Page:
A guilty pleasure
I generally enjoy playing (and even listening to) Rachmaninoff – but I usually don’t respect myself the next morning for having done so.
This week, though, might be different. We’re doing the Rachmaninoff third concerto (“Rock 3”, in tribal parlance) and the second symphony. I’m finding it makes a huge difference in how interesting Rachmaninoff sounds when the orchestra does what’s actually on the page in terms of dynamics and tempi.
Edo’s guiding principle seems to be what I heard him say in Hong Kong a few times: “a little more urtext, please.” Obviously there’s more to good Rachmaninoff than that; it goes quickly back and forth between great lushness and passages where any lack of precision is deadly, and we spent a lot of time on precision in rehearsal (and some on lushness as well).
But a determined absence of sentimentality (which apparently Rachmaninoff exhibited in his own performances) and attention to detail makes a huge difference in how well the discourse of the piece works.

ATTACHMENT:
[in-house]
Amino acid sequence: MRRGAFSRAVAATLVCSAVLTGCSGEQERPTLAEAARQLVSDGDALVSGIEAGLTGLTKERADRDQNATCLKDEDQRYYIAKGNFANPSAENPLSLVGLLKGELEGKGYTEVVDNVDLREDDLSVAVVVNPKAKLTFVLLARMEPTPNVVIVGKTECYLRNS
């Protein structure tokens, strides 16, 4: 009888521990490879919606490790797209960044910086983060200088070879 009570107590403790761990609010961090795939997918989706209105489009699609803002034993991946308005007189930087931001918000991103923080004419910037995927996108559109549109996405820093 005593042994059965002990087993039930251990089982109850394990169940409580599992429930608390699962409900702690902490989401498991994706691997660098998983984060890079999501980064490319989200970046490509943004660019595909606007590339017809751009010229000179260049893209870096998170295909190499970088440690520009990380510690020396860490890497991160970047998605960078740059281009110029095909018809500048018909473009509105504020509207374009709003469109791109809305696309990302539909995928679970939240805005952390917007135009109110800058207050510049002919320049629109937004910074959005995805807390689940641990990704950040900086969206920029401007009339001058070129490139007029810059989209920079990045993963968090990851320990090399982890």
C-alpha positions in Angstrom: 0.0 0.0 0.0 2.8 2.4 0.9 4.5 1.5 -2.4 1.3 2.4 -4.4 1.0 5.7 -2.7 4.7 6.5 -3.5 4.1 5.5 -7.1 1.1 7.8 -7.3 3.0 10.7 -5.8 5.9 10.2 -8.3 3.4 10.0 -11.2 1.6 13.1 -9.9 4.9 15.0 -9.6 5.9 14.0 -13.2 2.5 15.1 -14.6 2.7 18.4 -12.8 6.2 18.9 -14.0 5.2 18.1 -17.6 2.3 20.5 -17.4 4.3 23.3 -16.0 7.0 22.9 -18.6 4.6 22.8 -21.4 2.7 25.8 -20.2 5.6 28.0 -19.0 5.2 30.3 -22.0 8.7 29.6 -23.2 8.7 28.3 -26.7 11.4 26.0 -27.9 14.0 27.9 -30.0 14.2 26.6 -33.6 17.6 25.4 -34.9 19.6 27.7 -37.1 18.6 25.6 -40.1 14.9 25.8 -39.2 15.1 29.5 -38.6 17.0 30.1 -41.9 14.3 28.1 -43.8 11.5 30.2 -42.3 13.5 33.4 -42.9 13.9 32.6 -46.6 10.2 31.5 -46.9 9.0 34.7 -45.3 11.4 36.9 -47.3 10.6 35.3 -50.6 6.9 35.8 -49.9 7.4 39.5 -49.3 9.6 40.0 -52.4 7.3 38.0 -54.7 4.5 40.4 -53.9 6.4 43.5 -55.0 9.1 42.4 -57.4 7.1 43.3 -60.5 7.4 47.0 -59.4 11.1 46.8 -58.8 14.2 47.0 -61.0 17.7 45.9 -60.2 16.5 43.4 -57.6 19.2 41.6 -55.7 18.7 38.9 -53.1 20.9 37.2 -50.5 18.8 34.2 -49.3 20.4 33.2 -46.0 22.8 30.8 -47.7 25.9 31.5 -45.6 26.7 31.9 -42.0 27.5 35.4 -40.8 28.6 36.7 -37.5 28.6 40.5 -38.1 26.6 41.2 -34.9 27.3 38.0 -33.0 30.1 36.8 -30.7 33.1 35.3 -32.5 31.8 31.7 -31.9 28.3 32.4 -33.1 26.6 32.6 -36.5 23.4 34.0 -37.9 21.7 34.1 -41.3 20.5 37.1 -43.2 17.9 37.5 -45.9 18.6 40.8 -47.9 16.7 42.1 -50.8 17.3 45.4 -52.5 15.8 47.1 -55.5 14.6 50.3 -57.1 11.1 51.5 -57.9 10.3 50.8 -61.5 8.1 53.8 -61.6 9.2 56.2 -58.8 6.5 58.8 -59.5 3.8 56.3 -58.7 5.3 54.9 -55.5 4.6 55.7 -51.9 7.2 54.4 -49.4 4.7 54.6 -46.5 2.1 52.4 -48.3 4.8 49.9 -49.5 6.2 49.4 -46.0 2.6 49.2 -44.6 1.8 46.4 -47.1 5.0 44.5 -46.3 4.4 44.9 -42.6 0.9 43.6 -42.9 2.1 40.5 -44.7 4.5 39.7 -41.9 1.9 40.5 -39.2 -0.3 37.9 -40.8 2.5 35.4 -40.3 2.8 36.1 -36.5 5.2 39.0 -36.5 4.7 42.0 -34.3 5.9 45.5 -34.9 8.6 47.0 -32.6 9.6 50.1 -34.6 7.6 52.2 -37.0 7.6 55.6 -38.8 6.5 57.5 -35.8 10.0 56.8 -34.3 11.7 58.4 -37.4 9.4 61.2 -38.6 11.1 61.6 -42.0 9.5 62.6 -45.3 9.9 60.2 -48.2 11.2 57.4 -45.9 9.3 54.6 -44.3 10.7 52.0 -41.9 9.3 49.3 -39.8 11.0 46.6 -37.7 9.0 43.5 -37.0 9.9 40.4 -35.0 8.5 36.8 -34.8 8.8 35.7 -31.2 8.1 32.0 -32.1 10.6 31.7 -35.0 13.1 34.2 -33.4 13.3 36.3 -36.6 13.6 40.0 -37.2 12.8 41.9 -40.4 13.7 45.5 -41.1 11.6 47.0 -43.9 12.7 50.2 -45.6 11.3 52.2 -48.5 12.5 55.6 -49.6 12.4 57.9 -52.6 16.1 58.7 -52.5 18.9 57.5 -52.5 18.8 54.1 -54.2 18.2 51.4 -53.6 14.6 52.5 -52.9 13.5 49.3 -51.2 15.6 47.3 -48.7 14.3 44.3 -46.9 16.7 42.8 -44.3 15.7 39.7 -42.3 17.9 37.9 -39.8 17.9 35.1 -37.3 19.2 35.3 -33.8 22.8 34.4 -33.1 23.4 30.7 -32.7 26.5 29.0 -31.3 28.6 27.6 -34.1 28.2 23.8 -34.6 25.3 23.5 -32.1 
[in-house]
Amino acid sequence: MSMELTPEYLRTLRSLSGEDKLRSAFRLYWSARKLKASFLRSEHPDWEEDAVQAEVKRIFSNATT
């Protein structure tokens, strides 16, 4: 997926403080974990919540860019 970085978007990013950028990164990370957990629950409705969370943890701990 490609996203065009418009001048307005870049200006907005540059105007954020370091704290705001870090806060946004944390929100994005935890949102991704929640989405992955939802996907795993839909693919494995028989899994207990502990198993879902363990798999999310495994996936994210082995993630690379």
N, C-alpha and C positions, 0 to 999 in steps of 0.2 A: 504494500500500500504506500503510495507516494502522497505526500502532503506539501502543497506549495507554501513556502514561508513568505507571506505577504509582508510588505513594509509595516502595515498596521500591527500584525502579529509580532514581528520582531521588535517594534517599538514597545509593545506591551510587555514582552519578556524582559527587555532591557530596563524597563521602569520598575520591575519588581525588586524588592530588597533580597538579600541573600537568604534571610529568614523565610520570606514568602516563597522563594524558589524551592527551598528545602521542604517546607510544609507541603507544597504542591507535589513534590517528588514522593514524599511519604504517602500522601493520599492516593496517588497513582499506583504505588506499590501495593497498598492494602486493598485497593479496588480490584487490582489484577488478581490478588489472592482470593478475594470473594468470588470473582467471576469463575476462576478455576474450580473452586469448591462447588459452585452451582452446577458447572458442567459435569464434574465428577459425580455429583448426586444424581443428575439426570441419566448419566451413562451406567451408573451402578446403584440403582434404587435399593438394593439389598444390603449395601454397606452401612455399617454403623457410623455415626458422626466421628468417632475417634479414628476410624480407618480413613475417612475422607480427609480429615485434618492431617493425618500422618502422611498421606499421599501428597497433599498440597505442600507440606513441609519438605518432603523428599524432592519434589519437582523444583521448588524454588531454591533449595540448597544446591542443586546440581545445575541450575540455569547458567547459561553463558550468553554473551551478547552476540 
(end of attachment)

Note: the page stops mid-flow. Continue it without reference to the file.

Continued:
Edo told a story about cuts this morning (we’re not doing any, although we are omitting the first-movement repeat; I wonder if that repeat has ever been done). Apparently he ran into Eugene Ormandy years ago in an airport somewhere. Ormandy asked him what he had coming up; Edo told him he was doing the second symphony with San Francisco, but without cuts. Ormandy told him he had to do the cuts; they were, after all, cuts that Rachmaninoff himself had approved. Edo asked Ormandy if Rachmaninoff had actually ever said anything to him about the cuts, to which Ormandy rather sheepishly replied that “he said he didn’t like really them.”
There is a famous story about the first read-through of the Bartok Concerto for Orchestra, which was premiered by Koussevitsky and Boston. Bartok was in the audience for the read-through, and apparently kept interrupting the rehearsal with comments about how it really ought to go. After not too many minutes of this, Koussevitsky called a break and asked Bartok to come back to his dressing room. After the break, Koussevitsky announced to the orchestra that “Maestro Bartok thinks that everything is just fine now.” Bartok was apparently no longer in the hall to contradict the real Maestro about that, or any other, assertion made from the podium.
I wonder if Rachmaninoff’s approval for the cuts in the second symphony was obtained in a similar fashion.